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Paraelectricity is the ability of many materials (specifically ceramic crystals) to become polarized under an applied electric field. Unlike Ferroelectricity; this can happen even if there is no permanent electric dipole that exists in the material, and removal of the fields results in the polarization in the material returning to zero[1]. The mechanisms which give rise to paraelectric behaviour are the distortion of individual ions (displacement of the electron cloud from the nucleus) and the polarization of molecules or combinations of ions or defects.

Paraelectricity occurs in crystal phases in which electric dipoles are unaligned (i.e. unordered domains that are electrically charged) and thus have the potential to align in an external electric field and strengthen it. In comparison to the ferroelectric phase, the domains are unordered and the internal field is weak.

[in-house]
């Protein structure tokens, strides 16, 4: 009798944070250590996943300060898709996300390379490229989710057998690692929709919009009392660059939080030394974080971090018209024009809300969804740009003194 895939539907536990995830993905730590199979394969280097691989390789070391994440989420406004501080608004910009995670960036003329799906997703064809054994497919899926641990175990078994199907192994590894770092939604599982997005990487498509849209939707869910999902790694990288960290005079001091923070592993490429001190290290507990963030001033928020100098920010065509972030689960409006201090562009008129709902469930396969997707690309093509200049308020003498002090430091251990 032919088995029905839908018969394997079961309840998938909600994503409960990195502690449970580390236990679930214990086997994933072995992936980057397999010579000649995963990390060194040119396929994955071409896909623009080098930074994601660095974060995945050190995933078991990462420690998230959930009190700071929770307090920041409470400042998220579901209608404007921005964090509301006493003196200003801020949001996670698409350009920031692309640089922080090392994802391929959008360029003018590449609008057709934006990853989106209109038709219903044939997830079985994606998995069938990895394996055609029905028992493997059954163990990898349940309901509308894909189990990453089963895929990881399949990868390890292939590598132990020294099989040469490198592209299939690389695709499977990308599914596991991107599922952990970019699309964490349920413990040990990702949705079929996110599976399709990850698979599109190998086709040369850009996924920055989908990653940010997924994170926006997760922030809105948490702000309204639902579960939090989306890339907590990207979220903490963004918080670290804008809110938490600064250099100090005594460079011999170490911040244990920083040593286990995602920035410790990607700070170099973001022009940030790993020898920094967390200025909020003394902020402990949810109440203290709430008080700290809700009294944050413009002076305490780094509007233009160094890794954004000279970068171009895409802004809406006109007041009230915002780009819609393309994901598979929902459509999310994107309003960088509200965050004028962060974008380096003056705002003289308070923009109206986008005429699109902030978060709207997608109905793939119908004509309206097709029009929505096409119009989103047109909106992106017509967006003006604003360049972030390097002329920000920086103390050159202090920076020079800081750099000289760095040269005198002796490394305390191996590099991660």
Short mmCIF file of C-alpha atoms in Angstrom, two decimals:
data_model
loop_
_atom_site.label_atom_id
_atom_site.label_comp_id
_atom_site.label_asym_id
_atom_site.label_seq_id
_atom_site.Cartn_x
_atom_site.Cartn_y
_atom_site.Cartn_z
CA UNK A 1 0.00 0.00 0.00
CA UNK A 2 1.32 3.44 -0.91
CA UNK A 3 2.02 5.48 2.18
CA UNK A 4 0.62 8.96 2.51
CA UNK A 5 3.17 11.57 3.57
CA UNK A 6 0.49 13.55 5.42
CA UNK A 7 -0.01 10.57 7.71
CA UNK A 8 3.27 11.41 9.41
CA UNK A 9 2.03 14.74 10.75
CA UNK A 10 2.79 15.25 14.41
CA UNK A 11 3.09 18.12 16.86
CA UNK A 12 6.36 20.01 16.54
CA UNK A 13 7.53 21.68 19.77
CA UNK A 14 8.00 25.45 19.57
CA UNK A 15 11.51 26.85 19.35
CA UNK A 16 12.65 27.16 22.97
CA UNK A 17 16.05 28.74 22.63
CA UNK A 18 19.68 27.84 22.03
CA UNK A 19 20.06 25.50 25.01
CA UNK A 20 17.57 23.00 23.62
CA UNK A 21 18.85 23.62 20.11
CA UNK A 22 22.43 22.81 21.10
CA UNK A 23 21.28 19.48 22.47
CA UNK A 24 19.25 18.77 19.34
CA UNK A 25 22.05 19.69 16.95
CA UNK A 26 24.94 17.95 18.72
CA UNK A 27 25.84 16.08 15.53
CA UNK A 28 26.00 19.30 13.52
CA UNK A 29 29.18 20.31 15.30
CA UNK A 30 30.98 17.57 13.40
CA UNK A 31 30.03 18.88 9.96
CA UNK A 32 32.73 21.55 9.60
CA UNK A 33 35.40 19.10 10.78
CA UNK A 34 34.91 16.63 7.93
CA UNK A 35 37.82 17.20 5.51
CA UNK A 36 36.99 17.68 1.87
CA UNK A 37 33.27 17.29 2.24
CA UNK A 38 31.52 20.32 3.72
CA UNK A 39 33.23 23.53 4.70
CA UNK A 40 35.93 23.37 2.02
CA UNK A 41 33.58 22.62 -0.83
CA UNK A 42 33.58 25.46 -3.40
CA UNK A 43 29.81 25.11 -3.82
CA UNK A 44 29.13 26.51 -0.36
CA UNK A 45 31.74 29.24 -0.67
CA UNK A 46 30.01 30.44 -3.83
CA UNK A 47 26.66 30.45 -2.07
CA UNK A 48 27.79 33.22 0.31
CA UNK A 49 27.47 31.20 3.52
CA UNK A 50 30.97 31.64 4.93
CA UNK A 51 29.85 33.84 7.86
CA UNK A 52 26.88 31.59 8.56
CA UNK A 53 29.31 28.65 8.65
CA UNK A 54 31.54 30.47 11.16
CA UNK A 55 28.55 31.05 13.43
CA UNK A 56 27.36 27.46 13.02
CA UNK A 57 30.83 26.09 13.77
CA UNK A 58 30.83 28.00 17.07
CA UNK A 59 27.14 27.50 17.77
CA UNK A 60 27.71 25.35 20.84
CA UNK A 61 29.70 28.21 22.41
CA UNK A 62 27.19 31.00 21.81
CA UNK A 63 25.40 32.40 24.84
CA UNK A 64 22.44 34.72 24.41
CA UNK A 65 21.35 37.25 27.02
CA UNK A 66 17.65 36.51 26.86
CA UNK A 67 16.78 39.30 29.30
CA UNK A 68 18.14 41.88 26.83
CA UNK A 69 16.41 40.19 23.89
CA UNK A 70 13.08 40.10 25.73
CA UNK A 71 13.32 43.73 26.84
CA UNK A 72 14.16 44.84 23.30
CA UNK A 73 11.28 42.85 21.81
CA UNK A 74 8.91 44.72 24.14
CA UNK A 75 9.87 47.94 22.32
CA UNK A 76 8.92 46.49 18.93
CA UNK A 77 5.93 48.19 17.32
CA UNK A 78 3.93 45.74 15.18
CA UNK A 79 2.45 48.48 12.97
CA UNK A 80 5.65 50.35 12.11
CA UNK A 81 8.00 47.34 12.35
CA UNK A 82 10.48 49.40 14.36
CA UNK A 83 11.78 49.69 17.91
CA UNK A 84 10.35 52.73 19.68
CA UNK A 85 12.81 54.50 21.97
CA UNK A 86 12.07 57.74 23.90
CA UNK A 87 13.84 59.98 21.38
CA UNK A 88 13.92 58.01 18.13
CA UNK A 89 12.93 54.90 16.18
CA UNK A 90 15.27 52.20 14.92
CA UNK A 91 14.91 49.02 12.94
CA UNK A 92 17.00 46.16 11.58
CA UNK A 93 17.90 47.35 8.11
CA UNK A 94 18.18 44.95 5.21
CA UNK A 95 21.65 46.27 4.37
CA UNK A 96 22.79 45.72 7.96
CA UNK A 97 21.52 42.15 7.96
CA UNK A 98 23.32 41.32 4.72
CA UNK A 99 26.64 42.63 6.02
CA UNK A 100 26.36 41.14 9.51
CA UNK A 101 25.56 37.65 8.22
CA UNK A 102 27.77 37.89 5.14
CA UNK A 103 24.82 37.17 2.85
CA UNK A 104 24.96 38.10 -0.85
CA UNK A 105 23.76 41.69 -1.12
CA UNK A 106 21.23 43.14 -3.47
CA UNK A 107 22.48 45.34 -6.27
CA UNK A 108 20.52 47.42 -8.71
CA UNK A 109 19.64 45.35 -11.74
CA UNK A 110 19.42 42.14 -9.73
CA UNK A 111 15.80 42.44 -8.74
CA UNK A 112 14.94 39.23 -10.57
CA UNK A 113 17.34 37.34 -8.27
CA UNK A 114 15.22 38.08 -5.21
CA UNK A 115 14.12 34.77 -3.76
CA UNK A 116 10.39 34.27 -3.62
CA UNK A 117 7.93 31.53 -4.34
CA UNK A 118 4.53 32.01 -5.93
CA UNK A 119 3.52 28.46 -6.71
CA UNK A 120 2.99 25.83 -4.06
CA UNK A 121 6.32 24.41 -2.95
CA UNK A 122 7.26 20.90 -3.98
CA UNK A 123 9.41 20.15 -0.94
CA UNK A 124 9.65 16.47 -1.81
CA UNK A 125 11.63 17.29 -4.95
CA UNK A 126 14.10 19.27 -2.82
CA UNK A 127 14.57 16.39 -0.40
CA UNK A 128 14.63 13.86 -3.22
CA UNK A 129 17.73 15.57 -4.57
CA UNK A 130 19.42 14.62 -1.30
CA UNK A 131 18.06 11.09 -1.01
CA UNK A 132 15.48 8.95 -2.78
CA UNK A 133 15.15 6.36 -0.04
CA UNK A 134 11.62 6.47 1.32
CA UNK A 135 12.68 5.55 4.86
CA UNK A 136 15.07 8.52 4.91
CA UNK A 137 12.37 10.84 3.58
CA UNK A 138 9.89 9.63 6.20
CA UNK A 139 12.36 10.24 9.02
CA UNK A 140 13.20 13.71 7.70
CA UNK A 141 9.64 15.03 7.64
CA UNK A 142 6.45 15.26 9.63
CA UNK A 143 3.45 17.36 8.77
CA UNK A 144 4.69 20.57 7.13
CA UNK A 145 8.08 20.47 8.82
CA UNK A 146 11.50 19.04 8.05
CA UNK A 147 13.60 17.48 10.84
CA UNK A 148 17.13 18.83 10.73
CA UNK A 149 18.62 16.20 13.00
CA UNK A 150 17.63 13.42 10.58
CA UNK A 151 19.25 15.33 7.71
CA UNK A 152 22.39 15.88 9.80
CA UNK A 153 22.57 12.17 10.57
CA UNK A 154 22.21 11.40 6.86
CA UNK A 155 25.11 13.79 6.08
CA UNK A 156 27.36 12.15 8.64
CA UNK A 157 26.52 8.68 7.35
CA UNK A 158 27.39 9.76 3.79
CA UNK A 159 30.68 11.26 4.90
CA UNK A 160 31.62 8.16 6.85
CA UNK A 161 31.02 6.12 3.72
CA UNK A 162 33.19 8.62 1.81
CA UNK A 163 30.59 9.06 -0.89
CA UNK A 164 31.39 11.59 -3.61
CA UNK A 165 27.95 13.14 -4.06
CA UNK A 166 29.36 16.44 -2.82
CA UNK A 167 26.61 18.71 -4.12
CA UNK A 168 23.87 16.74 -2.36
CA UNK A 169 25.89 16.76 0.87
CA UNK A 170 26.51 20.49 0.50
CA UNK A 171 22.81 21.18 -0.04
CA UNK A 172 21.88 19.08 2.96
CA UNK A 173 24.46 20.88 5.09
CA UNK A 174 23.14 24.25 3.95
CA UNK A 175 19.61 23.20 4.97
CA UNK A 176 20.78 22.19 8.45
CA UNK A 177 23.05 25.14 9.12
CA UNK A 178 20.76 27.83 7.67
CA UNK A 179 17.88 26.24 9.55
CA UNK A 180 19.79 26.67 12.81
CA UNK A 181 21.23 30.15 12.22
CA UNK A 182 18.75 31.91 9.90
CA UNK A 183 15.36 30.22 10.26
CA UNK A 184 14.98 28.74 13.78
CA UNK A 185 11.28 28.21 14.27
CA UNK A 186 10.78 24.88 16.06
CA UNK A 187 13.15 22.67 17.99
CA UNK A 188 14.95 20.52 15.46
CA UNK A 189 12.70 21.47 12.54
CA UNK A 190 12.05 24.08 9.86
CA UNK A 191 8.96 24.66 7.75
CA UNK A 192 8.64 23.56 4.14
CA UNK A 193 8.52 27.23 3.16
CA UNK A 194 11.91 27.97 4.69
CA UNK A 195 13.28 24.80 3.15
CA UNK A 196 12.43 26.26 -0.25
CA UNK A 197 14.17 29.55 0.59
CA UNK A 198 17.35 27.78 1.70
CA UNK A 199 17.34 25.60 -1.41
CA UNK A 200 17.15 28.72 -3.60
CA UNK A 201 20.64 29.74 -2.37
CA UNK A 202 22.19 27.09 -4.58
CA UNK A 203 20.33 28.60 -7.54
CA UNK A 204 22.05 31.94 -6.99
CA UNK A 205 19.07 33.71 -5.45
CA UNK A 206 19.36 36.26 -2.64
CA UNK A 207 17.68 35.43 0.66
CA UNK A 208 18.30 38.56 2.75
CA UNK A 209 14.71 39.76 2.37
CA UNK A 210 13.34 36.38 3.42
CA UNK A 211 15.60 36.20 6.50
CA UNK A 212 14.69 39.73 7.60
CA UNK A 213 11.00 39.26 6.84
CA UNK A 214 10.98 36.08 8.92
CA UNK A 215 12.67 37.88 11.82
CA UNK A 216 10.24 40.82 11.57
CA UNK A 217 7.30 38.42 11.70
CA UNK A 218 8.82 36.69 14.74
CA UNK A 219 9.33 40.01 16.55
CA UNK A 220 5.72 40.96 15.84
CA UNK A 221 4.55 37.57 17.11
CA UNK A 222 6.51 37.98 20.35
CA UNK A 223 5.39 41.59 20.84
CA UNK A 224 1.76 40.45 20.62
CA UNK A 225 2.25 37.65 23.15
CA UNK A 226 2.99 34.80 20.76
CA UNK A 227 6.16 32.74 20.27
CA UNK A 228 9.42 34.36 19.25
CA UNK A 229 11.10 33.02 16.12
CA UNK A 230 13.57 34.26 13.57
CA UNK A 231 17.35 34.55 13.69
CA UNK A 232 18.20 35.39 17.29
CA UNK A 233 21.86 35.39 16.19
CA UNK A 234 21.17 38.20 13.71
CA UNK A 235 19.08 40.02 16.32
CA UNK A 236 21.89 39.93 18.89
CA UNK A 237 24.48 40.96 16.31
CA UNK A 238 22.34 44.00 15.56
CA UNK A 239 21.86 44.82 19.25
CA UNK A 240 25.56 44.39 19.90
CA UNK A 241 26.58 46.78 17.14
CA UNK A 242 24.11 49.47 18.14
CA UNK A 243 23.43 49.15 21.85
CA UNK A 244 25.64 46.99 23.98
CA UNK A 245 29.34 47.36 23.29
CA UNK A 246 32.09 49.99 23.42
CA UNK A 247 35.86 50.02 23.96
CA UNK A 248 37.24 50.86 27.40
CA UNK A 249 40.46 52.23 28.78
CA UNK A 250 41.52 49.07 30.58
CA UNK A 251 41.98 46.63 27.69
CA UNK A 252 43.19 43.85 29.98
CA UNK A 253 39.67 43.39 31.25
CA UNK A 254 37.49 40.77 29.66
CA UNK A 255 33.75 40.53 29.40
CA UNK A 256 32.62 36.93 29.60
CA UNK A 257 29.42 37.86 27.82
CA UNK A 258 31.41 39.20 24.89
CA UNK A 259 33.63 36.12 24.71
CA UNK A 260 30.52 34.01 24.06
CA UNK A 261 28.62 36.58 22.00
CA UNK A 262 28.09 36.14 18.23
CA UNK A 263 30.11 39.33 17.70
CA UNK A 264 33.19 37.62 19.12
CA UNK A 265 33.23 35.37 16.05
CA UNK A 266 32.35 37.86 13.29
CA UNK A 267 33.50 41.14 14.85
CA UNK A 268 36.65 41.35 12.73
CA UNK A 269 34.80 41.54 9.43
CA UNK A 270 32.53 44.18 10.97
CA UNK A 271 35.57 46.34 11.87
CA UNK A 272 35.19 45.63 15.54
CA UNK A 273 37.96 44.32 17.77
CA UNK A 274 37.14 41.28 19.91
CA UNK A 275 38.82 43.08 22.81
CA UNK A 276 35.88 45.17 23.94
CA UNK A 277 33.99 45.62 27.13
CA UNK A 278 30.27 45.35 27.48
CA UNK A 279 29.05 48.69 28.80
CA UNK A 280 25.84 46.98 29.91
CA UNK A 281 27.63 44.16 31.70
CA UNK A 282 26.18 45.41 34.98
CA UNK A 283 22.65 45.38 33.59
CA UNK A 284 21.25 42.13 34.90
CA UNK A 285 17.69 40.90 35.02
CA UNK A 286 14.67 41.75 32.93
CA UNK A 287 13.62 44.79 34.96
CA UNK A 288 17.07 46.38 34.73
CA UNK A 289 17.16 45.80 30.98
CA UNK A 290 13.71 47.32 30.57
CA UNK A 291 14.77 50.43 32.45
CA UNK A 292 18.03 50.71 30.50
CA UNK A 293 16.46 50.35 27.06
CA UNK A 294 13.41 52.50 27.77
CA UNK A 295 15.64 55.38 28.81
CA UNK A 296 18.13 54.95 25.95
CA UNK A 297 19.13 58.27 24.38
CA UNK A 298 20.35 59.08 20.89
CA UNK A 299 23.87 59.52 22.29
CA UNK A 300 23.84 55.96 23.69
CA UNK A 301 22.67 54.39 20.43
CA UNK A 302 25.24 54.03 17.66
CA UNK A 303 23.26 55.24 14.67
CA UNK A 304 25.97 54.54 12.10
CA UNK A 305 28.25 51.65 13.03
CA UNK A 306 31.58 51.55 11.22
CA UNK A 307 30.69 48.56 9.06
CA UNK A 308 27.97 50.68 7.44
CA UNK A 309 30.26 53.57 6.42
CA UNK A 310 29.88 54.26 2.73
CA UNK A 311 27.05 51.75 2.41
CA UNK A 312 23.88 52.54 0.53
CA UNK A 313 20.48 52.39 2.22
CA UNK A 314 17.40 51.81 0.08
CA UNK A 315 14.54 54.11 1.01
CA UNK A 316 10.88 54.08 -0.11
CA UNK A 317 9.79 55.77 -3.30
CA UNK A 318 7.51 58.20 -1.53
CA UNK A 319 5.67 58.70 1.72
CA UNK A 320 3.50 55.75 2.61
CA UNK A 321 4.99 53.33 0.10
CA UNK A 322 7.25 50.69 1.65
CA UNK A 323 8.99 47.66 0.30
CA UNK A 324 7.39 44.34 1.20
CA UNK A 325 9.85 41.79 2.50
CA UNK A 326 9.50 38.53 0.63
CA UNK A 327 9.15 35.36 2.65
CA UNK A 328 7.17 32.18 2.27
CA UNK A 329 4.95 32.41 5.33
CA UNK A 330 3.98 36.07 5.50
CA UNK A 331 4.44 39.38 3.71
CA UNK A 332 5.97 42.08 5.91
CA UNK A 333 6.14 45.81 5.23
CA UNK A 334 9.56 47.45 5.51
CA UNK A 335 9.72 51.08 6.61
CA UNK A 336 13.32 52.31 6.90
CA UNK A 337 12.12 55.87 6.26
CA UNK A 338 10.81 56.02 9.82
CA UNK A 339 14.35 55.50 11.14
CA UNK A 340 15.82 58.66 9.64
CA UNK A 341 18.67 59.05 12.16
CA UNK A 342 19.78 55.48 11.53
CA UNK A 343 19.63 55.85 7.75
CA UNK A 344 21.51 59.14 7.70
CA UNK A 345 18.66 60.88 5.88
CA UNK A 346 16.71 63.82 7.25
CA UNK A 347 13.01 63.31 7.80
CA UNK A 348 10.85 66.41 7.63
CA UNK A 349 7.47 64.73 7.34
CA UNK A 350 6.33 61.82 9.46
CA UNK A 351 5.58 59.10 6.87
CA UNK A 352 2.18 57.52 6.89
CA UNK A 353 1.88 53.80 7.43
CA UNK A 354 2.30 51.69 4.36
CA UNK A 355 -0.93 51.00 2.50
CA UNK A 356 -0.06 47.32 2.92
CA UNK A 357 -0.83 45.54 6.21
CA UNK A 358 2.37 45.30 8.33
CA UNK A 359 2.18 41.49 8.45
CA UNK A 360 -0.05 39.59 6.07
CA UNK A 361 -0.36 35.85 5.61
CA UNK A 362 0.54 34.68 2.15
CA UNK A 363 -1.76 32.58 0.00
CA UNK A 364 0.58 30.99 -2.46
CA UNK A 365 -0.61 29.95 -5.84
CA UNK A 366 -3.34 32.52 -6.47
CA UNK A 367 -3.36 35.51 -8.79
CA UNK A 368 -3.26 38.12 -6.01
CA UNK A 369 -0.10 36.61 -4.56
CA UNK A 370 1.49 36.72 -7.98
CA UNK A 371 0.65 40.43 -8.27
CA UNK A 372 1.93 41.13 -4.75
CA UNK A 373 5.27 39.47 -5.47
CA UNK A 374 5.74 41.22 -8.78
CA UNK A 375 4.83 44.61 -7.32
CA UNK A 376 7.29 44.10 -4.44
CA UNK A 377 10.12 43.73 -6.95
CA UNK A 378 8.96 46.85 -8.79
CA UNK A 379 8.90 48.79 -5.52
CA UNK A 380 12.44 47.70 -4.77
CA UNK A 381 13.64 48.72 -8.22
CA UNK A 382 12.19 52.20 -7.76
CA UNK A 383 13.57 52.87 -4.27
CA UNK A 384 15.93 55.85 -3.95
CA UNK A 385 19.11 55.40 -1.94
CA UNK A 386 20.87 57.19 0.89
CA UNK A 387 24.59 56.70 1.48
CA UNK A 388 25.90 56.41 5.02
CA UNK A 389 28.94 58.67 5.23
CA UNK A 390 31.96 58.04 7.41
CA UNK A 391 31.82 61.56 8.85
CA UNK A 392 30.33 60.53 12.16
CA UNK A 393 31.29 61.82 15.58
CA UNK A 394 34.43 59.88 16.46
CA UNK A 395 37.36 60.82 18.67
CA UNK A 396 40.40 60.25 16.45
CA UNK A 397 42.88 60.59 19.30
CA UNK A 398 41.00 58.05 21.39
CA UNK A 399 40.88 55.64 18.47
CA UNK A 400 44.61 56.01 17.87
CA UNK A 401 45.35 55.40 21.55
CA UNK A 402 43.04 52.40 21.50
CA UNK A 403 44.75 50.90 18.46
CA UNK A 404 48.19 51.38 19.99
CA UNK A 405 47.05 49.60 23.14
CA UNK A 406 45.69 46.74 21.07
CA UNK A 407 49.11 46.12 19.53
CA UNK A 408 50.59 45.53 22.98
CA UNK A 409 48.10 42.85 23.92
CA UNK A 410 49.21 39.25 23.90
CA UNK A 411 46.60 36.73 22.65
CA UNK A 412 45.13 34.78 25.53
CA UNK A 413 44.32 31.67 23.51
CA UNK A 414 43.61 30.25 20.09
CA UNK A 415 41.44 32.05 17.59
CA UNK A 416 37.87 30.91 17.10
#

The LiNbO3 crystal is ferroelectric below 1430 K, and above this temperature it turns to paraelectric phase. Other perovskites similarly exhibit paraelectricity at high temperatures.

Paraelectricity may provide an alterative to the traditional heat pump. A current applied to a paraelectric material will cause it to cool down - which could be useful for refrigeration or for cooling computer chips.

See also

  1. ^ Chiang, Y. et al: Physical Ceramics, John Wiley & Sons 1997, New York
This article is licensed under the GNU Free Documentation License. It uses material from the Wikipedia article "Paraelectricity". A list of authors is available in Wikipedia.
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